Book:Past, Present, and Future of Cannabis Laboratory Testing and Regulation in the United States/Regulation, standardization, and quality/State and local regulation

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2.2 State and local regulation

Note: It would be beyond the scope of this guide to include every state's laws and guidelines on cannabis testing and consumption; entities such as Leafly Holdings[1] and NORML[2] provide such online resources.

As of July 2022, thirty-eight U.S. states and the District of Columbia (D.C.) have approved broad legalization of medicinal marijuana, with 19 U.S. states and D.C. also approving recreational marijuana.[3] In October 1973, Oregon became the first state to enact decriminalization laws for marijuana, imposing a $100 fine for possession of less than an ounce. Eleven other states followed a similar path within five years.[4] The next wave of changes began with the passage of medical marijuana legislation in California—the Compassionate Use Act—in November 1996, followed by similar legislation in Oregon and Alaska in 1998, Maine in 1999, and Colorado, Hawaii, and Nevada in 2000.[5][6] Other states continued to add decriminalization and medical marijuana laws in the 2000s. But it wasn't until 2012 that Colorado and Washington became the first states to make recreational marijuana legal, followed by Alaska, Oregon, and the District of Columbia in 2014.[5] Colorado, Maine, Massachusetts, and Nevada followed suit in 2016[7], with Michigan doing the same in 2018.[8]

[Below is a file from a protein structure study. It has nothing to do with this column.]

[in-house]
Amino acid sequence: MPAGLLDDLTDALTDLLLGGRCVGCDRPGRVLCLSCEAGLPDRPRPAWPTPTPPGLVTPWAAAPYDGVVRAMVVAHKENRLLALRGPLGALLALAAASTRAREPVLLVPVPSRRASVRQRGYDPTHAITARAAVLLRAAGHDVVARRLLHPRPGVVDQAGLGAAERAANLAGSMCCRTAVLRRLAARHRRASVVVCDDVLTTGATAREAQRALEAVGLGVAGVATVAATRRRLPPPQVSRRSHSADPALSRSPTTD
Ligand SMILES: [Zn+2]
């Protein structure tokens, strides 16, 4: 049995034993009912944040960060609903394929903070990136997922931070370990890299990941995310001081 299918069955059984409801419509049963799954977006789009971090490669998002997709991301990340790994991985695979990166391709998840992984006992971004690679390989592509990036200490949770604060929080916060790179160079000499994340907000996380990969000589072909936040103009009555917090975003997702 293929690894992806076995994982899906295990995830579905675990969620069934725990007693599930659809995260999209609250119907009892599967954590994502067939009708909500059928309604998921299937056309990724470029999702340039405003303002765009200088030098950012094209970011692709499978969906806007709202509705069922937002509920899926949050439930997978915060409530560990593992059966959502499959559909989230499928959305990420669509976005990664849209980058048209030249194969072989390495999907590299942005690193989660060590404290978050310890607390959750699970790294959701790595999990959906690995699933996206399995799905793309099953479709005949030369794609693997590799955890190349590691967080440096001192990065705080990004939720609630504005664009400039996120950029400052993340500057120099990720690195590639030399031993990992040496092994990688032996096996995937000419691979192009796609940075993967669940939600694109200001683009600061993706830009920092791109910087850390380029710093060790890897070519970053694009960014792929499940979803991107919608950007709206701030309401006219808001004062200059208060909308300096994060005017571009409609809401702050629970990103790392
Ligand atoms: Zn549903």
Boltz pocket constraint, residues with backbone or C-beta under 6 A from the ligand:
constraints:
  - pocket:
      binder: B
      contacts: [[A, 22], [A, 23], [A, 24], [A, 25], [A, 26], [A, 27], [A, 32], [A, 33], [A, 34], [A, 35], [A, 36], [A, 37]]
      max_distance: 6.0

As shown by Cambron et al. in 2016 (before the November election results)[5], dispensaries, possession limits, and interstate ID card acceptance can vary significantly among affected states. California, Colorado, Michigan, Oregon, and Washington led in number of dispensaries; Massachusetts, Oregon, and Washington in maximum possession limits; and Arizona plus five others allowed ID cards from other states. Yet allowed dispensaries numbered in the single digits, possession limits were as low as one ounce, and numerous states still didn't honor ID cards from other states.[5]

Then there's the matter of state differences in testing, enforcement, advertising allowances, etc. It helps to turn to professional associations and organizations—who often lead the charge for improved, more relevant standards—to sort through the variances. In 2016, the Association of Public Health Laboratories (APHL), for example, published its Guidance for State Medical Cannabis Testing Programs to help sort through the confusing tangle of existing testing laws, where they exist. They highlight this variation of law in their guidance document[9]:

As with most programs in the United States, every state takes a different approach. For example as of January 2016, New Jersey’s Public Health & Environmental Laboratories only test cannabis plant material. Just across the Hudson, however, New York’s Public Health Laboratory will not be testing any plant material, only cannabis extracts. In addition, the New York Department of Health will provide an oversight role for commercial cannabis laboratories that are licensed by the federal Drug Enforcement Administration (DEA) and approved for testing cannabis products. On the other hand, New Jersey state government does all testing in-house for the medical cannabis program.